Hospice and palliative care are not necessarily “one size fits all” care models. What may be considered palliative with one patient may not be appropriate for another seriously ill patient with a different diagnosis. The standardized approach to hospice and PC can deter referral sources from making timely referrals. I have had many pulmonologists say to me that they will not refer their COPD patients to hospice as they know that they will be prescribed Roxanol and Ativan upon admission – just “to have on hand” – and these medications are contraindicated for COPD. I have heard cardiologists say that they don’t refer as they feel they lose touch with their heart failure patients while they continue to fine tune their medication to optimize comfort and function.
If the standard palliative approach is not meeting the needs of patients and referral sources, then maybe it should be changed. In the past, partnering with specialists in my community, I developed several diagnosis-specific hospice programs. For a COPD specialized program, we did not prescribe opioids until indicated by the pulmonologist, instituted proactive sputum checks to look for infection, educated on the proper use of nebulizers, and focused on managing patients through respiratory crises including the proper use of the ER, among other services. For a heart failure specialized program, we trained on listening for specific heart sounds to report back to the cardiologist, supported a sodium-restrictive diet, covered outpatient cardiac rehab, and worked to proactively manage edema, among other services. These efforts made the patients more comfortable, increased length of stay, increased referrals tremendously, and broadened the understanding of what true palliative care can be, including within our own organization.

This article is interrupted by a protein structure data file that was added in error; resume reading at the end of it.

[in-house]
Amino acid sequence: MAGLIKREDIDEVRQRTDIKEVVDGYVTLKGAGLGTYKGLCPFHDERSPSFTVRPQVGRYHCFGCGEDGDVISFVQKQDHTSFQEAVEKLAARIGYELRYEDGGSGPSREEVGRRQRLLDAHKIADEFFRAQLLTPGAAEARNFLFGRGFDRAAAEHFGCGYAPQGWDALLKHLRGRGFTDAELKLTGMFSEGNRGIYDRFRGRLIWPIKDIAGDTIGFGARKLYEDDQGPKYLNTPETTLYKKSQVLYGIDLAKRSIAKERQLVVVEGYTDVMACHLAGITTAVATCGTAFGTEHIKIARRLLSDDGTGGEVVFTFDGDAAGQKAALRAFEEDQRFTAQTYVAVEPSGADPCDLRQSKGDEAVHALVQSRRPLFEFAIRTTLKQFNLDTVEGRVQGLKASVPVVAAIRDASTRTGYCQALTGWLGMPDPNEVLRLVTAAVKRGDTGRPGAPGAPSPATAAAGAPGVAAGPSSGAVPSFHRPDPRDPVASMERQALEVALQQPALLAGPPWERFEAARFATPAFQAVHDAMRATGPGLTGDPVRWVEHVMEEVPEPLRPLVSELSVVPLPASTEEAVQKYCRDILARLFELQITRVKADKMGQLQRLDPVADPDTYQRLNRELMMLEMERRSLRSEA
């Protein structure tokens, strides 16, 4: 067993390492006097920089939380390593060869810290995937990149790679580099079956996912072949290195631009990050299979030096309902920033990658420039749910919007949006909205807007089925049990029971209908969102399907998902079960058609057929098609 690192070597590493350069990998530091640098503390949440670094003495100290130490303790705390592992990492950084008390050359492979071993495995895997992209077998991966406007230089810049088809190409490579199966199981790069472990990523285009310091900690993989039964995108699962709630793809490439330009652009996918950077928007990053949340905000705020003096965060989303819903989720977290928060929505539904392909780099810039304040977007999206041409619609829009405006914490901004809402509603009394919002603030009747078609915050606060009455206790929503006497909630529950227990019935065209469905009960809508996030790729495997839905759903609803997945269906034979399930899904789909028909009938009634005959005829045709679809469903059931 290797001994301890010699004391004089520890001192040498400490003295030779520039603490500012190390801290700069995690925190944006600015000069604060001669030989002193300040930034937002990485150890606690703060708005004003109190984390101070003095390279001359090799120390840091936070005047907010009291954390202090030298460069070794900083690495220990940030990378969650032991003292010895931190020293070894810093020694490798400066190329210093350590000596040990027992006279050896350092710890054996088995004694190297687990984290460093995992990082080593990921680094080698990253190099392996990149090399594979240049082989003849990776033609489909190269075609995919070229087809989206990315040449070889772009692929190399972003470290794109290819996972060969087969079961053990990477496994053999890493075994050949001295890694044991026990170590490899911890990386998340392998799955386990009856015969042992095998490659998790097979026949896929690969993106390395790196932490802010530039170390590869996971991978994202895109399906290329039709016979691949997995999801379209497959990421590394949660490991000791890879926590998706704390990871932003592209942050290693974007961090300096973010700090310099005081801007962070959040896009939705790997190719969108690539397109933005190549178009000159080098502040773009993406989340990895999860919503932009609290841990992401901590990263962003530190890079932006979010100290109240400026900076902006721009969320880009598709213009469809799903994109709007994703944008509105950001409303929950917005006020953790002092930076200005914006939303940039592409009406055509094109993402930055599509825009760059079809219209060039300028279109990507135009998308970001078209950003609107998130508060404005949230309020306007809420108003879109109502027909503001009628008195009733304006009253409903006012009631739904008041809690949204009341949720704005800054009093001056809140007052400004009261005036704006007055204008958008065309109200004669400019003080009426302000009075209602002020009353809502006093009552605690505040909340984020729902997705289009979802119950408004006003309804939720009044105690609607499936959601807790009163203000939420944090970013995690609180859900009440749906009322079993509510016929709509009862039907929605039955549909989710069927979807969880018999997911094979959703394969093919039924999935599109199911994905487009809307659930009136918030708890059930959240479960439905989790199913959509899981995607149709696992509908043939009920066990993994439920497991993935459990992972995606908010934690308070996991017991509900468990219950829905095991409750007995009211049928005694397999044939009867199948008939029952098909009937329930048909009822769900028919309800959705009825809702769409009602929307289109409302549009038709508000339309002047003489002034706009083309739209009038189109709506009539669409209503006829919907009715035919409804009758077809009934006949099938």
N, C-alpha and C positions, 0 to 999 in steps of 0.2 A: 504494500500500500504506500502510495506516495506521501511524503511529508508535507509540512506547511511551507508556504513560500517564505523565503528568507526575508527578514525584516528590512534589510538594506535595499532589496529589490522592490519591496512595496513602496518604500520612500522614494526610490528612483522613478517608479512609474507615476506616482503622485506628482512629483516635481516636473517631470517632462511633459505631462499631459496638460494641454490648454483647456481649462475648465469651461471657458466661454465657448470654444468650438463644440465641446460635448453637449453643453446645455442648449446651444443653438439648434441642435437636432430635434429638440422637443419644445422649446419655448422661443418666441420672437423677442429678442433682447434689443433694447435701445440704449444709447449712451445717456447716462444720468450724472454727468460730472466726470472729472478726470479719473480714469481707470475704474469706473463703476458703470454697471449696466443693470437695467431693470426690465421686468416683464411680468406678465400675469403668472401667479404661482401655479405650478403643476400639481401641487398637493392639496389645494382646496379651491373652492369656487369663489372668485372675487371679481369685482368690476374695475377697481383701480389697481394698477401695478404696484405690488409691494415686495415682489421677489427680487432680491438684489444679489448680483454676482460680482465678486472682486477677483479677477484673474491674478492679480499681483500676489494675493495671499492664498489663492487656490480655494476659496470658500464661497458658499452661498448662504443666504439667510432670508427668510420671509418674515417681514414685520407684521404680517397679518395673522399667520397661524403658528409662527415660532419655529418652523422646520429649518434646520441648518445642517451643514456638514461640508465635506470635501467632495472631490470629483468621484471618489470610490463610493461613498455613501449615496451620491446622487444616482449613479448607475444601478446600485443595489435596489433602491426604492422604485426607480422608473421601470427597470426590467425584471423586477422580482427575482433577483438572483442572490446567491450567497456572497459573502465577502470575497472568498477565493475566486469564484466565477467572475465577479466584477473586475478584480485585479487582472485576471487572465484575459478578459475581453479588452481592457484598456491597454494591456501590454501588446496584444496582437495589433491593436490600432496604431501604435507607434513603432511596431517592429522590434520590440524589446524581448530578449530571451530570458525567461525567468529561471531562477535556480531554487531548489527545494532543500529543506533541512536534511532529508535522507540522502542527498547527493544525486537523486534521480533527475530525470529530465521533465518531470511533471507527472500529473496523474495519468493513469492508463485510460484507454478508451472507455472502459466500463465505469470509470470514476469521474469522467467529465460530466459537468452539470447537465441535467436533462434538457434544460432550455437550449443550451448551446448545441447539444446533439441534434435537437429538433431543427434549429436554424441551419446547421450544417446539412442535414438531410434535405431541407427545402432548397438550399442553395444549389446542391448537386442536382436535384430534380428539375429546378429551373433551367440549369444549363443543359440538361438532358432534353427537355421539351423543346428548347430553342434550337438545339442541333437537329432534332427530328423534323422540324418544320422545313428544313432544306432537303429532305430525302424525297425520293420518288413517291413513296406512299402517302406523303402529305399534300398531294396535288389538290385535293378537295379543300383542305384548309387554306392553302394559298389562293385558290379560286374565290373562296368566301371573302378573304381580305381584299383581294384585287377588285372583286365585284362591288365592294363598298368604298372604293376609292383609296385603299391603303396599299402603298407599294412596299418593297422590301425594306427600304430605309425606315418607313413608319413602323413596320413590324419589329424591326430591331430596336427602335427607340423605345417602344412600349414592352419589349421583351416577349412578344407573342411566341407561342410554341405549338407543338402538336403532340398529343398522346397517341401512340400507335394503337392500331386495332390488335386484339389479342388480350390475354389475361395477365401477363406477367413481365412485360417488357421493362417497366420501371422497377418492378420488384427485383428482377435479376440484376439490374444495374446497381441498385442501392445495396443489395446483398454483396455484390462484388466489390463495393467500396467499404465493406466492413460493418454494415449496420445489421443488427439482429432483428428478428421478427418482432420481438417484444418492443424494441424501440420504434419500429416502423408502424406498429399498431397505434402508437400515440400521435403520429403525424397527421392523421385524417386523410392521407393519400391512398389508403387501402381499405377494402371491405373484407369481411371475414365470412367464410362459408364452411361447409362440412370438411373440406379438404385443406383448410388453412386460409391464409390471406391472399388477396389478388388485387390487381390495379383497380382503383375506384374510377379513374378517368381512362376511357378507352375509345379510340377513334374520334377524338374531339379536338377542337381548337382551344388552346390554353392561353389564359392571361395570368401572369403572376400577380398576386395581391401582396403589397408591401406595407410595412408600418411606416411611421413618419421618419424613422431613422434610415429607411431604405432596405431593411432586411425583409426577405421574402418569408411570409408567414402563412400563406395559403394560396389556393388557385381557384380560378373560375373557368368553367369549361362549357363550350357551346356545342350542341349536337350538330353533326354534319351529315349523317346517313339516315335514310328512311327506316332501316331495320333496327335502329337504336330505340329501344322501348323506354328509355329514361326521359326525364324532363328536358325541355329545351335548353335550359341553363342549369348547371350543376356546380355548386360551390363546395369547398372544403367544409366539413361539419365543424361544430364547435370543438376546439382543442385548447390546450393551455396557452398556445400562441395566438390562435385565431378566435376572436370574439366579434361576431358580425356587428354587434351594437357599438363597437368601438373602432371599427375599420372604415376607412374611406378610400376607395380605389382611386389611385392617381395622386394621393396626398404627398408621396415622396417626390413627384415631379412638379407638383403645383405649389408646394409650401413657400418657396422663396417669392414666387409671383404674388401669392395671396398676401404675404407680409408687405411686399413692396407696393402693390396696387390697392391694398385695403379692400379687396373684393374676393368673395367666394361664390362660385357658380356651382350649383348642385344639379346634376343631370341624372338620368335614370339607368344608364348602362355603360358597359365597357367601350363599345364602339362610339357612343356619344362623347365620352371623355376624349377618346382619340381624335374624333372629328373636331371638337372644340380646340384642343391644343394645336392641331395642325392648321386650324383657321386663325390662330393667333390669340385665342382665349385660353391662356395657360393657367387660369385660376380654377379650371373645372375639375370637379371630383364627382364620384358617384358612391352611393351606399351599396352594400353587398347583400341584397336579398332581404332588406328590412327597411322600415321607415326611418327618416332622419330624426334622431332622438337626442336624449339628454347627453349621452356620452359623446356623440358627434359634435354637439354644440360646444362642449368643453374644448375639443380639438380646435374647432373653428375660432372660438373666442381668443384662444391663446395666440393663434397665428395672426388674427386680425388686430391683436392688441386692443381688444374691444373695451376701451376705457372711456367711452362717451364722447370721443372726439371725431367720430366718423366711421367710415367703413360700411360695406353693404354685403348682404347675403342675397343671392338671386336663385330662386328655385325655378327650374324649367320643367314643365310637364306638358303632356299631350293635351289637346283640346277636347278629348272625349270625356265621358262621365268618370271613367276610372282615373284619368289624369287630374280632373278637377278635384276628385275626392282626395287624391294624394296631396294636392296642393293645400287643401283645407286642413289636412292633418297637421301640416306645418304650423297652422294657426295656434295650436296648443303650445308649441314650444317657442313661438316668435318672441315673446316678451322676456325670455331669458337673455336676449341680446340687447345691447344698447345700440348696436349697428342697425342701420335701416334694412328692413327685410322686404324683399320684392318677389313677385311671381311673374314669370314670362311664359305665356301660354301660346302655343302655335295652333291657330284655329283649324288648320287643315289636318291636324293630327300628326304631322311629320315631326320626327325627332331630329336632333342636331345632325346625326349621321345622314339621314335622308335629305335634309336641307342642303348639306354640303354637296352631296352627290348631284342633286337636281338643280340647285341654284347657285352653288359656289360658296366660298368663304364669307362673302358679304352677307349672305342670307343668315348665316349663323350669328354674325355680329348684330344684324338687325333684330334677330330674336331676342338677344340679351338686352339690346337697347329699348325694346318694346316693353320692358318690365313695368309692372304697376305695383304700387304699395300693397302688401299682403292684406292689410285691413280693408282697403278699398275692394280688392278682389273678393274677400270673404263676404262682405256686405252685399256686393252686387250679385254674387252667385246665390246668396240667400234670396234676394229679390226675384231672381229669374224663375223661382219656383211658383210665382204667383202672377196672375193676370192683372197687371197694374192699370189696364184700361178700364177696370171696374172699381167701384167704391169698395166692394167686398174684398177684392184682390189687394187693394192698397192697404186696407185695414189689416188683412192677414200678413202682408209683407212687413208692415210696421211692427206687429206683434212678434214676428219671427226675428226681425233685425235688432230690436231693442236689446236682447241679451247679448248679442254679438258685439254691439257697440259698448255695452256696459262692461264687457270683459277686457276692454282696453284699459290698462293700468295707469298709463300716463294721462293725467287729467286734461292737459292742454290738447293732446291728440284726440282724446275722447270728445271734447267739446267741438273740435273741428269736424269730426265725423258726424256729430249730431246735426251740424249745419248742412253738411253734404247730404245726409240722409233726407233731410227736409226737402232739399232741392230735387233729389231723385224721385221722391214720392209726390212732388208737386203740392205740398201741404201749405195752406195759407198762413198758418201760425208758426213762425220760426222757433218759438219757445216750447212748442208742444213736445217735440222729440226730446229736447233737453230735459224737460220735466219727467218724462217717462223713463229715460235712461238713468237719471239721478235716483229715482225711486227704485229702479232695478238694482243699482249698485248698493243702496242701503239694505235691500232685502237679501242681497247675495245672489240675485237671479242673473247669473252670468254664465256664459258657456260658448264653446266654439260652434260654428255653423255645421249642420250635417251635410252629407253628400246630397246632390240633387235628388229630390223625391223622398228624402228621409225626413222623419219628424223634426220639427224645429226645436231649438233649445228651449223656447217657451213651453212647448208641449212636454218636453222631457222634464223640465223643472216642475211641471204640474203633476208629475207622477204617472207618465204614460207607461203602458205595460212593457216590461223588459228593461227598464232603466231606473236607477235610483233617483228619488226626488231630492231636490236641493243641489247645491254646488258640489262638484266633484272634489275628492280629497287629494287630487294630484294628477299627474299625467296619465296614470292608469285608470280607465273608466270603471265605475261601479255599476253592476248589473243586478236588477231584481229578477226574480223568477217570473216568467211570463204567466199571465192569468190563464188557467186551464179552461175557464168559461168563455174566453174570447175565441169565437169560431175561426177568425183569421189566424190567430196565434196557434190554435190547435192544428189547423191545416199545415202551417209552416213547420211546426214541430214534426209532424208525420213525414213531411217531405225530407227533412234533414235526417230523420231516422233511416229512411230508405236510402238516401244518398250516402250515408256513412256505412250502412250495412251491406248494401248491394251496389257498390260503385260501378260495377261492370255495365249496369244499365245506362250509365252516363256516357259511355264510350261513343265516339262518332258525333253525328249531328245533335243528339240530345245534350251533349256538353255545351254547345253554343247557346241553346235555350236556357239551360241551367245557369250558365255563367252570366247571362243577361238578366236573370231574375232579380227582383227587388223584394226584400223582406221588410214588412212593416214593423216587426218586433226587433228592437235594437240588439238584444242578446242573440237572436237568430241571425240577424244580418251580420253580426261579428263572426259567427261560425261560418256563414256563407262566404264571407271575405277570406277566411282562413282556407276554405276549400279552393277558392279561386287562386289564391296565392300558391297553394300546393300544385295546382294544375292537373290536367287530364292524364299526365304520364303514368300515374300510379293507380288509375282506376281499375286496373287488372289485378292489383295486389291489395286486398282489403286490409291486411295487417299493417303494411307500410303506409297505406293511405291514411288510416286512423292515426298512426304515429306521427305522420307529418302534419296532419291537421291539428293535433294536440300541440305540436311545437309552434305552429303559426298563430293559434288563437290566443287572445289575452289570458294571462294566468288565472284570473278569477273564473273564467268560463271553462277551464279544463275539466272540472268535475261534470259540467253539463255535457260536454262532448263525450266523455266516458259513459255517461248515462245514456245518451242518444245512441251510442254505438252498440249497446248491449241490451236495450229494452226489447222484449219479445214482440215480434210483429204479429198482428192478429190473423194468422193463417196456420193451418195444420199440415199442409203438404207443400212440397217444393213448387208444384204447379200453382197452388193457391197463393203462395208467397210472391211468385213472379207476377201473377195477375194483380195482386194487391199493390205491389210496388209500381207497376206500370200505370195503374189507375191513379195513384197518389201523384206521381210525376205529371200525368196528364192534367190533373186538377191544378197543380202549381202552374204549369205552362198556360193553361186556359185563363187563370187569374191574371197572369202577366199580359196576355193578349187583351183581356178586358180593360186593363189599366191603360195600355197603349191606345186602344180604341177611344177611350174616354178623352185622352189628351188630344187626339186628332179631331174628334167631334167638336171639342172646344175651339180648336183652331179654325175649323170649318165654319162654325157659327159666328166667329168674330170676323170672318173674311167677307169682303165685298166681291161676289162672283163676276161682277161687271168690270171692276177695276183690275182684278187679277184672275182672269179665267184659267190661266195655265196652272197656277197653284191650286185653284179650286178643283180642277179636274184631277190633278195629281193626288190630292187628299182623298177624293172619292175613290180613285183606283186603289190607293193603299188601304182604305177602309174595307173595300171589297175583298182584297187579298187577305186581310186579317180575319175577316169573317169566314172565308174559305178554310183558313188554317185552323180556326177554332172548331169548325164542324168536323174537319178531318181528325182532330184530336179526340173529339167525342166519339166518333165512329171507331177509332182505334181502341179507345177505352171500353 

As the post-acute care market becomes more and more competitive, and as organizations are challenged to embrace the totality of the care continuum for seriously ill patients, the approach of diagnosis-specific care programs, whether through hospice or non-hospice palliative care, becomes more relevant. Focusing on the unique needs of a diagnostic group – perhaps one that is currently underserved or has many unmet needs – can be a way to differentiate and grow your organization, build partnerships with specialists in your community, empower your clinicians, and better meet the needs of families.
“Elegant, Expert Care: The Emergence of Neuropalliative Services” by Kristin Easterling, posted by Hospice News on September 11, 2023, and accessible at https://hospicenews.com/2023/09/11/elegant-expert-care-the-emergence-of-neuropalliative-services